More Parents in America Remain Unmarried, Impacting One-Third of All U.S. Kids
May02

More Parents in America Remain Unmarried, Impacting One-Third of All U.S. Kids

Over the last several decades, it’s no secret that marriage has changed. For instance, people are waiting until later in life to get married. The median age for marriage in the 1950s was 23 for men and 20 for women. In 2004, it rose to 27 for men and 26 for women. Now, fewer and fewer people are getting married at all. Even though people are unmarried, whether they never got married in the first place or they got divorced, they are still having children. In America, there are 16.6 million unmarried parents. This is a huge jump from just four million unmarried parents in 1968. According to an analysis from the Pew Research Center, 13% of children lived with unmarried parents back in 1968. Now, that number has jumped up to 35% of children that are living with unmarried or cohabitating parents as of 2017. “The share of children who will ever experience life with an unmarried parent is likely considerably higher, given how fluid U.S. families have become. One estimate suggests that by the time they turn 9, more than 20 percent of U.S. children born to a married couple and over 50 percent of those born to a cohabiting couple will have experienced the breakup of their parents, for instance. The declining stability of families is linked both to increases in cohabiting relationships, which tend to be less long-lasting than marriages, as well as long-term increases in divorce,” said Pew’s report. So what? People get divorced often, and parents are perfectly capable of being raised by parents who are not married. That may be true, but research indicates that having unmarried parents can have a negative impact on children. Economic evidence shows that married-parent families are typically better off. Pew found that single moms face a challenging economic climate, and roughly one-in-four solo parents live with their own parent. However, many single or unmarried parents still do just fine with raising their kids. A 2015 survey by Pew found 48% of adults thought the trend of more unmarried couples raising children was “bad for society”. Two-thirds felt the same way about the rise of single mothers. It seems that it is hard to tell whether unmarried parents are actually bad, or if society just thinks they are...

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New Study Indicates the Importance of Early Detection for Skin Cancer Survival
May02

New Study Indicates the Importance of Early Detection for Skin Cancer Survival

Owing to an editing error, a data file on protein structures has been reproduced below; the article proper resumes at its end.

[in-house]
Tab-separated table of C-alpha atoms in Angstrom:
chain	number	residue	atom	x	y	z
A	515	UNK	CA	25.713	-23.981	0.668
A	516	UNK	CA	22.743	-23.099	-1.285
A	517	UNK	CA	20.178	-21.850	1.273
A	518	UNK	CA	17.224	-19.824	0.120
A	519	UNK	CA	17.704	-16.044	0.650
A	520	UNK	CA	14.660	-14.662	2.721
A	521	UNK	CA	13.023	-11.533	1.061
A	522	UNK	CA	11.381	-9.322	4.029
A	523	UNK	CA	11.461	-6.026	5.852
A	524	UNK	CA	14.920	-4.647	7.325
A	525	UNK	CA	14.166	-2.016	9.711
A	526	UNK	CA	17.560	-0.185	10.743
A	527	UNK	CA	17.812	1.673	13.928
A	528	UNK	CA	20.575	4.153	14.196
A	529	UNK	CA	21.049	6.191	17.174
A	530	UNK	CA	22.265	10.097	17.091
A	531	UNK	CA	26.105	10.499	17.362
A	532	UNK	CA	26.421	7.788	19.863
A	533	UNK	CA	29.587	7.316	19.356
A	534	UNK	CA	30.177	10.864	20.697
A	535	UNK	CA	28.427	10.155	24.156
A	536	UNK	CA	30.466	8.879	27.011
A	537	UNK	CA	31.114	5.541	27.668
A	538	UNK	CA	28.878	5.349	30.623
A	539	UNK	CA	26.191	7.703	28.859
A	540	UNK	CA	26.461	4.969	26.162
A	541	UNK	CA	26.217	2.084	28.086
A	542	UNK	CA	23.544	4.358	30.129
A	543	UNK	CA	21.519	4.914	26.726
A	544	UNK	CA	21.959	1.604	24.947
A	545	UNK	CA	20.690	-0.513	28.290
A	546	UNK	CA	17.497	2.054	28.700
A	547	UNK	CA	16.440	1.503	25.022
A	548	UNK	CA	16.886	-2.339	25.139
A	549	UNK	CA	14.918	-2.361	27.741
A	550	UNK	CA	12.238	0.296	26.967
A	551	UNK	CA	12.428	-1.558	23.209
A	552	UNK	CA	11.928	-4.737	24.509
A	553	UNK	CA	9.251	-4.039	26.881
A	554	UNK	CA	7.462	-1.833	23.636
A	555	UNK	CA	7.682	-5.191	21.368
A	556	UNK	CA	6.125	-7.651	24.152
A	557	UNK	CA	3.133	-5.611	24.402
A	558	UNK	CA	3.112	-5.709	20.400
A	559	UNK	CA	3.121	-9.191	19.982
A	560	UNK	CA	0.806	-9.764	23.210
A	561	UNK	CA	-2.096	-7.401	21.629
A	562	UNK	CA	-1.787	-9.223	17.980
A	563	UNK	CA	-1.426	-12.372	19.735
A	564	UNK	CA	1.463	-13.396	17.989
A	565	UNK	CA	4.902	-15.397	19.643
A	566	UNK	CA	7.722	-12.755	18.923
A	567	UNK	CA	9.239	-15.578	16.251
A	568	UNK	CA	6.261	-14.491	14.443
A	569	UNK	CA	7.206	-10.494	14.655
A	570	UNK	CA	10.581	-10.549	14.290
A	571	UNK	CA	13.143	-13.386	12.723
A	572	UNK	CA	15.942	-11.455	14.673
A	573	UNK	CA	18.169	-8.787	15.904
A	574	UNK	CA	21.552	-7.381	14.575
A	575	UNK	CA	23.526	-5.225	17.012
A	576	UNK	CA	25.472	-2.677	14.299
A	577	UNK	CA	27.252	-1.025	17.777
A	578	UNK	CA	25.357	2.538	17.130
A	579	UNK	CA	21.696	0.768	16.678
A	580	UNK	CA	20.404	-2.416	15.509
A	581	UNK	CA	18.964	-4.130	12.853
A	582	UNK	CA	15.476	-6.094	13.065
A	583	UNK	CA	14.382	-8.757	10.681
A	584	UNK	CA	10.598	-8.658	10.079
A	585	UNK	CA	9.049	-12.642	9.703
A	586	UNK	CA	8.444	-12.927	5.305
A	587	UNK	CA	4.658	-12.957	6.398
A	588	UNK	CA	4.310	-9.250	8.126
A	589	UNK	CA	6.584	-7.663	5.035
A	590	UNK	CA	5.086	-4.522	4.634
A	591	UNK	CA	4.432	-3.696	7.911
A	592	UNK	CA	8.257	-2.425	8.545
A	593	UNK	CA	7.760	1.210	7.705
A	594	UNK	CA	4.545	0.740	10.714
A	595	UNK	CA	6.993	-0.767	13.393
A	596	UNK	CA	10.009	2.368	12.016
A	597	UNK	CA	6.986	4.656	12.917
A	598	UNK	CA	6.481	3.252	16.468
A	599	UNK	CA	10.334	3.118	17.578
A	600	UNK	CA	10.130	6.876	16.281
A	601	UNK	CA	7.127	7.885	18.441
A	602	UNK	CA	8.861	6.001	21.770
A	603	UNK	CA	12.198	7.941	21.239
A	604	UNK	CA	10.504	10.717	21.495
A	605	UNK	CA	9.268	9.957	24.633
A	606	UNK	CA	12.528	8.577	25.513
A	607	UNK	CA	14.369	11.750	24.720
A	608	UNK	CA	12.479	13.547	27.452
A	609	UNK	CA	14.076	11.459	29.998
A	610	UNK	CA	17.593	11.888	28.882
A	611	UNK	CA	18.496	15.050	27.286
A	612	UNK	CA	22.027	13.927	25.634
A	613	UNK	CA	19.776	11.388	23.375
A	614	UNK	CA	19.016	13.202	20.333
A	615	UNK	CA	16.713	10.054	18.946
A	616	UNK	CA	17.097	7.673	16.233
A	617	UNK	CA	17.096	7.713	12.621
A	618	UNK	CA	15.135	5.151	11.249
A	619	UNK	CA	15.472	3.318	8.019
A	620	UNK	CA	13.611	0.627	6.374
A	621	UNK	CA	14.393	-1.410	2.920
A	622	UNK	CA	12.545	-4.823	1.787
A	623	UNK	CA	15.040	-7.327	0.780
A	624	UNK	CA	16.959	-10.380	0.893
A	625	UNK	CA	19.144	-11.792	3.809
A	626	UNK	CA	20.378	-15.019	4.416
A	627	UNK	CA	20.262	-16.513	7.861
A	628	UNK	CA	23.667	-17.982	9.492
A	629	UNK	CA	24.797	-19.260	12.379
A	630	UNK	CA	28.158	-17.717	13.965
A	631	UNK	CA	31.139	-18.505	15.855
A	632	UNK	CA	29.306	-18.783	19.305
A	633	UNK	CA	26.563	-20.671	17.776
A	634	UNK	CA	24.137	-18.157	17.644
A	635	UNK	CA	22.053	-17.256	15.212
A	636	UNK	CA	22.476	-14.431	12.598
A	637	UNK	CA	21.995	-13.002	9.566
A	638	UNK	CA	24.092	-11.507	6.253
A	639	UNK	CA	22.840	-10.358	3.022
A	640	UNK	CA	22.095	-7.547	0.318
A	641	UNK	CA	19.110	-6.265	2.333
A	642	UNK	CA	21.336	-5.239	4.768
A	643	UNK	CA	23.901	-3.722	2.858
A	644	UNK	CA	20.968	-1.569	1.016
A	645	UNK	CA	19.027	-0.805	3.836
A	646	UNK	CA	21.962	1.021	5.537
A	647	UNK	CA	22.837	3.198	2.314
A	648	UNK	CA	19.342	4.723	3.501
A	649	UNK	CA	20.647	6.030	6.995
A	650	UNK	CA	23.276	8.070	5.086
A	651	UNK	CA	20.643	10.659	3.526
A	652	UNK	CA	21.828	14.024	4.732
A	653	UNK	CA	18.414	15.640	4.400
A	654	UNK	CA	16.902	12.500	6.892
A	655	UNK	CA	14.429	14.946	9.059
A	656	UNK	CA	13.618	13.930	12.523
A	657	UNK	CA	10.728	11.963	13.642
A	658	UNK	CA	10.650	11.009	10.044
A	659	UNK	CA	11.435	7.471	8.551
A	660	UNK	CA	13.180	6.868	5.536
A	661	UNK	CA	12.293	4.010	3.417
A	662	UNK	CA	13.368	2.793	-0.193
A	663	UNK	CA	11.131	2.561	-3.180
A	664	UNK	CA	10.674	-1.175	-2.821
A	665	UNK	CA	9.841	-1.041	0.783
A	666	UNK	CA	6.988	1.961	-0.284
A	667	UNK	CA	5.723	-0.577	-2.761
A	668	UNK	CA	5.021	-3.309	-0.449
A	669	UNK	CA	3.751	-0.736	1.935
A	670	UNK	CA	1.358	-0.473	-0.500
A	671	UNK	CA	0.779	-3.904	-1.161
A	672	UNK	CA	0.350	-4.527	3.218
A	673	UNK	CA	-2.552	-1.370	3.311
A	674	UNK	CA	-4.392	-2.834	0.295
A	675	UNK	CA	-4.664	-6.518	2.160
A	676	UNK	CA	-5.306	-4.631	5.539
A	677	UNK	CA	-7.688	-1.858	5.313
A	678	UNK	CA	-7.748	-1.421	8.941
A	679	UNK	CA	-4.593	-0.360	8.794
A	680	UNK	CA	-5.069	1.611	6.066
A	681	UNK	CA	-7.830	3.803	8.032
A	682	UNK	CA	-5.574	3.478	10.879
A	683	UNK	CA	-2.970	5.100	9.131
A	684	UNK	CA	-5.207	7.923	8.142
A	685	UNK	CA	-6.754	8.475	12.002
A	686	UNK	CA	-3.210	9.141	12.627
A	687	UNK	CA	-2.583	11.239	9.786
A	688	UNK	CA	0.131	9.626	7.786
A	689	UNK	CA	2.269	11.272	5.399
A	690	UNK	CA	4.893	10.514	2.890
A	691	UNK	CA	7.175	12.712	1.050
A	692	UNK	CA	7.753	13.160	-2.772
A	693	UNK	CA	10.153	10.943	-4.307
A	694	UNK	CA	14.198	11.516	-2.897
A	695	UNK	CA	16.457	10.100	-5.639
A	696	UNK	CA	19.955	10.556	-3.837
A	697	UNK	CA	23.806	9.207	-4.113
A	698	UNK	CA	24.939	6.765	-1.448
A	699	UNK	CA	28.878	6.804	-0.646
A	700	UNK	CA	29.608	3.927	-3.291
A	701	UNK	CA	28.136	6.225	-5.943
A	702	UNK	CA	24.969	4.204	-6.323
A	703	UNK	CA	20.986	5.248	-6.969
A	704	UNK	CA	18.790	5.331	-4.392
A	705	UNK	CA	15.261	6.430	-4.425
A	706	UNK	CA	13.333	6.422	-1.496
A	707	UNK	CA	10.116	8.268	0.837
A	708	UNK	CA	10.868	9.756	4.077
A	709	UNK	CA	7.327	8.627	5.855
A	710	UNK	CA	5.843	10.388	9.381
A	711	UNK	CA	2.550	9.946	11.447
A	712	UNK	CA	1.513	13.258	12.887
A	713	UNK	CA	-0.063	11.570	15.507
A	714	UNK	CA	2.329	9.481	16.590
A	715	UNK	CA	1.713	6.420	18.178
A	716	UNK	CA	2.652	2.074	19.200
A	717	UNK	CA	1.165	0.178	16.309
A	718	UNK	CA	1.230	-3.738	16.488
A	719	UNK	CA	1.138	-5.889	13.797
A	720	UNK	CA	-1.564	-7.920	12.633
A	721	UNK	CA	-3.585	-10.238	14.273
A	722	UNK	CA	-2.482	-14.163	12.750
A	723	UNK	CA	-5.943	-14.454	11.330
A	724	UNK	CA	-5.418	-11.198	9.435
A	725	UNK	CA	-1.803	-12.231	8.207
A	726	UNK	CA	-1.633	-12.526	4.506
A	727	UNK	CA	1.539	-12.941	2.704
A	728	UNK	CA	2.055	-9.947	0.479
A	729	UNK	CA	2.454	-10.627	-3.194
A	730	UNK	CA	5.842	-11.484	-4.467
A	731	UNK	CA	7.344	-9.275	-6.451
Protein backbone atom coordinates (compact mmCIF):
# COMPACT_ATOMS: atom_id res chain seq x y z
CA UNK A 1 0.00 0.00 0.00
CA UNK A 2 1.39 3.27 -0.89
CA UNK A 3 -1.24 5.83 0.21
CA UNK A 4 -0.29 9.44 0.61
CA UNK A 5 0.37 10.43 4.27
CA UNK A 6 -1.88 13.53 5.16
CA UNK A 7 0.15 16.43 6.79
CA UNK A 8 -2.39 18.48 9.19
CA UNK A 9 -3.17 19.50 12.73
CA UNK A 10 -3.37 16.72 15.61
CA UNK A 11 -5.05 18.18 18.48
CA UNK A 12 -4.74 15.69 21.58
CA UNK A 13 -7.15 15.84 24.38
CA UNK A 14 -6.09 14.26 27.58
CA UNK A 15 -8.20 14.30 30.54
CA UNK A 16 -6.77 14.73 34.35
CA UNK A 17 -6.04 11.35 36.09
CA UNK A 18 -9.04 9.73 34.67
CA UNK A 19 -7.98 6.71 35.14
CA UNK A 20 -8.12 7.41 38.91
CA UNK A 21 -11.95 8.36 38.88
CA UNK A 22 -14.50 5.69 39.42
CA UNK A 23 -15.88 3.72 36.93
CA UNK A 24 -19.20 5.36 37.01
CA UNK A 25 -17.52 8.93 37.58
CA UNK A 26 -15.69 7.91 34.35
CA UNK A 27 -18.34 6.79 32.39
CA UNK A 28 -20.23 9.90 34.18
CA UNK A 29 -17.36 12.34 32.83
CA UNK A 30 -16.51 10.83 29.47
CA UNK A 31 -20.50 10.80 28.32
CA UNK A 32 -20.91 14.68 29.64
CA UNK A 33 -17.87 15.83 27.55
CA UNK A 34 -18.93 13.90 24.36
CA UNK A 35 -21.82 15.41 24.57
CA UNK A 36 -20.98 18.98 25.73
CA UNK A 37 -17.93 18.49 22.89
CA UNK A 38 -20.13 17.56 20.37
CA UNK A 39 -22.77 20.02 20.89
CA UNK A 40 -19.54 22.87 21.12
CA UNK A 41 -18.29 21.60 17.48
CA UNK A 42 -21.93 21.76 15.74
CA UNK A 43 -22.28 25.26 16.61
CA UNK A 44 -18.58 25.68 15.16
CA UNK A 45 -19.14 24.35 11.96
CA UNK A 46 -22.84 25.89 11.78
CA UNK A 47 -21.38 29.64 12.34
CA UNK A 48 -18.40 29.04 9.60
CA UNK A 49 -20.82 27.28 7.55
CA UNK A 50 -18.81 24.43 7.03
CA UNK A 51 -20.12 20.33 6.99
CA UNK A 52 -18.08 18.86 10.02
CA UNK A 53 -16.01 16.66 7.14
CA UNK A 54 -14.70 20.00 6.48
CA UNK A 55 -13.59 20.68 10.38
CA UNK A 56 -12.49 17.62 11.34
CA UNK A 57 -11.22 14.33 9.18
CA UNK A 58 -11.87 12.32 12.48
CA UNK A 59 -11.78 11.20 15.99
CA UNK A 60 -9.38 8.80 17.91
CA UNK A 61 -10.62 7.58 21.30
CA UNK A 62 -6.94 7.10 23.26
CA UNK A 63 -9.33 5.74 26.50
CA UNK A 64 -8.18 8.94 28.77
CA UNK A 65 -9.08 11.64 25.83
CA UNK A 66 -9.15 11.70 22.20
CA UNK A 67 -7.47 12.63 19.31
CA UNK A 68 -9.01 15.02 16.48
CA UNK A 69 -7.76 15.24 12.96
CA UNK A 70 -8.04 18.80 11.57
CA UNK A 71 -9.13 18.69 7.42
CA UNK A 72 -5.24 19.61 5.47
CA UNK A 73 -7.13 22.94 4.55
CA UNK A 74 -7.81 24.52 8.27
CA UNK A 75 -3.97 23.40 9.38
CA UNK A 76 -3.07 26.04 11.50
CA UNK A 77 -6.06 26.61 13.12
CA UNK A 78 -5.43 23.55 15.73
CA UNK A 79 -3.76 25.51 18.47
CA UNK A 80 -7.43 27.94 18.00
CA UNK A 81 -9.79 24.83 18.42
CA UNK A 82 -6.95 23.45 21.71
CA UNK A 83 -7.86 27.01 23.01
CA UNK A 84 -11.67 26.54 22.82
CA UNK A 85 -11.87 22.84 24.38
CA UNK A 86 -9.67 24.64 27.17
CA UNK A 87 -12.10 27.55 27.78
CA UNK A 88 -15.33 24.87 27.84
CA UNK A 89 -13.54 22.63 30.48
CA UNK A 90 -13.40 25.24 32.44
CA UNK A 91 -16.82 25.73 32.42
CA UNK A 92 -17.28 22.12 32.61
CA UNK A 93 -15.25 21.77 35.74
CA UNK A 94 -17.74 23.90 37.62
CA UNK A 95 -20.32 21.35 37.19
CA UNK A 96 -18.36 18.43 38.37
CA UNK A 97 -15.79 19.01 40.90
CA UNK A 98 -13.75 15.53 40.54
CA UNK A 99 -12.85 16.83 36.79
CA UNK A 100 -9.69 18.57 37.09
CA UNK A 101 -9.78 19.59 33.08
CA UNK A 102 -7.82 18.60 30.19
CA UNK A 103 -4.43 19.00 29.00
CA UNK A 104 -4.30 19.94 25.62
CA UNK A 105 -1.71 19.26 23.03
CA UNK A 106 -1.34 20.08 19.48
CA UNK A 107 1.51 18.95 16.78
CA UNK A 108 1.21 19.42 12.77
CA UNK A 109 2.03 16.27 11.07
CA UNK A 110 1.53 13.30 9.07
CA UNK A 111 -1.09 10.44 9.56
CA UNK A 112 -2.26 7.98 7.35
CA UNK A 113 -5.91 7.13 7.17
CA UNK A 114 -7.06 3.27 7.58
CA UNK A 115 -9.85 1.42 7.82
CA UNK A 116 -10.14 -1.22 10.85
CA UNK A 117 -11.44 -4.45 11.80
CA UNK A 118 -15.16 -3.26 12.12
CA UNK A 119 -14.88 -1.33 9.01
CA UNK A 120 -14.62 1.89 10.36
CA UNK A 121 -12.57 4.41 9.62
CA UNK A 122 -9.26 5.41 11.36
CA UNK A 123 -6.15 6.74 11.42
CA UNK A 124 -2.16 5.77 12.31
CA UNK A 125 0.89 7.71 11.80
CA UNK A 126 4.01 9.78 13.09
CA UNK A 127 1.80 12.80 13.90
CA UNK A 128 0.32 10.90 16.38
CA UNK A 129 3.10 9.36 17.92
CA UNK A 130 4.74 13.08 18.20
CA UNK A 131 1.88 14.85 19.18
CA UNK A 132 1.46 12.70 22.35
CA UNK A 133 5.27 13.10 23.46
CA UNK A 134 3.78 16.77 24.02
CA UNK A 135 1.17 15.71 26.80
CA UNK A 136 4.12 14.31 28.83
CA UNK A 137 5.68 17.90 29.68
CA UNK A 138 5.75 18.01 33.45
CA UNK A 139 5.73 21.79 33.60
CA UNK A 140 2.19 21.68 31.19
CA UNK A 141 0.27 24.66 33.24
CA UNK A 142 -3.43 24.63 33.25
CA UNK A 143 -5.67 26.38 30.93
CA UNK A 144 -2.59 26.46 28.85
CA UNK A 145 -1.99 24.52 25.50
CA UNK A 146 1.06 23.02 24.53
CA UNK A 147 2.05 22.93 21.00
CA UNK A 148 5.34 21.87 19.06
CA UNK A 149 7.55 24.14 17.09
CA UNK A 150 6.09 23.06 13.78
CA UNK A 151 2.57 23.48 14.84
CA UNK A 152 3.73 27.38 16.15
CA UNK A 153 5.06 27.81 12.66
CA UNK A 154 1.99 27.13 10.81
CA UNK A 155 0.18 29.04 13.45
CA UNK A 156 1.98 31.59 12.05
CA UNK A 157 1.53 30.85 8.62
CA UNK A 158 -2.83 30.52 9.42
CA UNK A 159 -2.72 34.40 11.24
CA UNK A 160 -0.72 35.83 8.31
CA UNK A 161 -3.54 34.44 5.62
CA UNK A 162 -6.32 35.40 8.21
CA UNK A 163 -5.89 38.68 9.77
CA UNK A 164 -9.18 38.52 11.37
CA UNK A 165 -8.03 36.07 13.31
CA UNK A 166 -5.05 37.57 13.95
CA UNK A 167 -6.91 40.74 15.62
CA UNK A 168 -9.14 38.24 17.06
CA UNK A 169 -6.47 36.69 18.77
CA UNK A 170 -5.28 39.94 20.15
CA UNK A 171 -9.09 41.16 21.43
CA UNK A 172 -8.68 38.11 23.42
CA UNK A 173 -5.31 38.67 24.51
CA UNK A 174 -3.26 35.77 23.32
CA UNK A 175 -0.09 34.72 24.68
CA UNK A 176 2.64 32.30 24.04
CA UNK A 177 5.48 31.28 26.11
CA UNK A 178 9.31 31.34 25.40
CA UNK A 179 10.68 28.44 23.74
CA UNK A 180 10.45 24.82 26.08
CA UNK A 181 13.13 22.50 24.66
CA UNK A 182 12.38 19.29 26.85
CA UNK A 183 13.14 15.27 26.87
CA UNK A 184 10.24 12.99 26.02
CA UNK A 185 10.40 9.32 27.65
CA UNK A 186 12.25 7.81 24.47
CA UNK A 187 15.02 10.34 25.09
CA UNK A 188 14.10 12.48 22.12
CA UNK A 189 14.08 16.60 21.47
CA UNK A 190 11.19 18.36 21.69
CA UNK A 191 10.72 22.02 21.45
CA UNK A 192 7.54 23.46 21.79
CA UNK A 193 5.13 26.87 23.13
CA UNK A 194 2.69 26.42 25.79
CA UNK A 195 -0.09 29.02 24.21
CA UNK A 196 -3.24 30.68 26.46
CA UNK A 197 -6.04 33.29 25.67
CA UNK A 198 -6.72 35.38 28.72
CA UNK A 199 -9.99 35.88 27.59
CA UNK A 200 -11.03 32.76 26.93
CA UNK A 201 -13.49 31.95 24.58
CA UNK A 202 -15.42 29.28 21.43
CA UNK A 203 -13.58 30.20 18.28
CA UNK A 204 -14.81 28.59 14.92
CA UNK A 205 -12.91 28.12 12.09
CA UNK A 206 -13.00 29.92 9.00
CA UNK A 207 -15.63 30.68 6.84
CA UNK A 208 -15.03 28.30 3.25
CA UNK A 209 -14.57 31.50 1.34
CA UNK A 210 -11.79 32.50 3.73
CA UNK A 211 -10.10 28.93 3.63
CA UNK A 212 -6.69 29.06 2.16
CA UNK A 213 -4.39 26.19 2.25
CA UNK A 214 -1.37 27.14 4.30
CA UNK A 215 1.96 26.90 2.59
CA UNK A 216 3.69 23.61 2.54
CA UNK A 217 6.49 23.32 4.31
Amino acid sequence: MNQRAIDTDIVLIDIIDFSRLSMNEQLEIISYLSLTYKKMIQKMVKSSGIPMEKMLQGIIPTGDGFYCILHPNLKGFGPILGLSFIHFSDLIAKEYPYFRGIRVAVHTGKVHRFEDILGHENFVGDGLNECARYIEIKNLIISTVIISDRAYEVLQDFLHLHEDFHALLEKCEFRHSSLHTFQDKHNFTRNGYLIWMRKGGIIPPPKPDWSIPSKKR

Those who have been diagnosed with skin cancer do not want to get it again, so they are more likely to be vigilant about skin exams in the future. This vigilance seems to greatly increase their chance of survival. A new study published in the May issue of the Journal of the American Academy of Dermatology look at more than 900 cases of melanoma reported through the Health Professionals Follow-up Study. The study found that men who had a history of nonmelanoma skin cancer were less likely to die of melanoma than those without a history. “Our results highlight the impact of early detection on skin cancer survival,” says board-certified dermatologist Steven T. Chen, MD, MPH, FAAD, an assistant professor of dermatology at Harvard Medical School in Boston and a co-author of the JAAD study. “Because people who have been diagnosed with skin cancer are more likely to see a dermatologist for regular skin exams, any future skin cancers they may develop are more likely to be caught early, when they’re most treatable.” Jiali Han (PhD), a professor and chair of epidemiology at the Indiana University Richard M. Fairbanks School of Public Health in Indianapolis, led the research. According to the American Cancer Society, nearly 91,270 new melanomas will be diagnosed in 2018, and 9,320 people are expected to die from that form of cancer. Roughly one in five Americans will develop skin cancer in their lifetime. In honor of Skin Cancer Awareness Month in May, the American Academy of Dermatology released a new public service advertisement “Caught It.” It encourages men over 50 to be aware of changes in their skin so they can detect skin cancer early on when it’s the most treatable. Since men over 50 have an increased risk of developing melanoma, the PSA focuses mainly on that group. However, everyone is still encouraged to perform regular self-exams and see board-certified dermatologists if something seems wrong, no matter their age, race, or...

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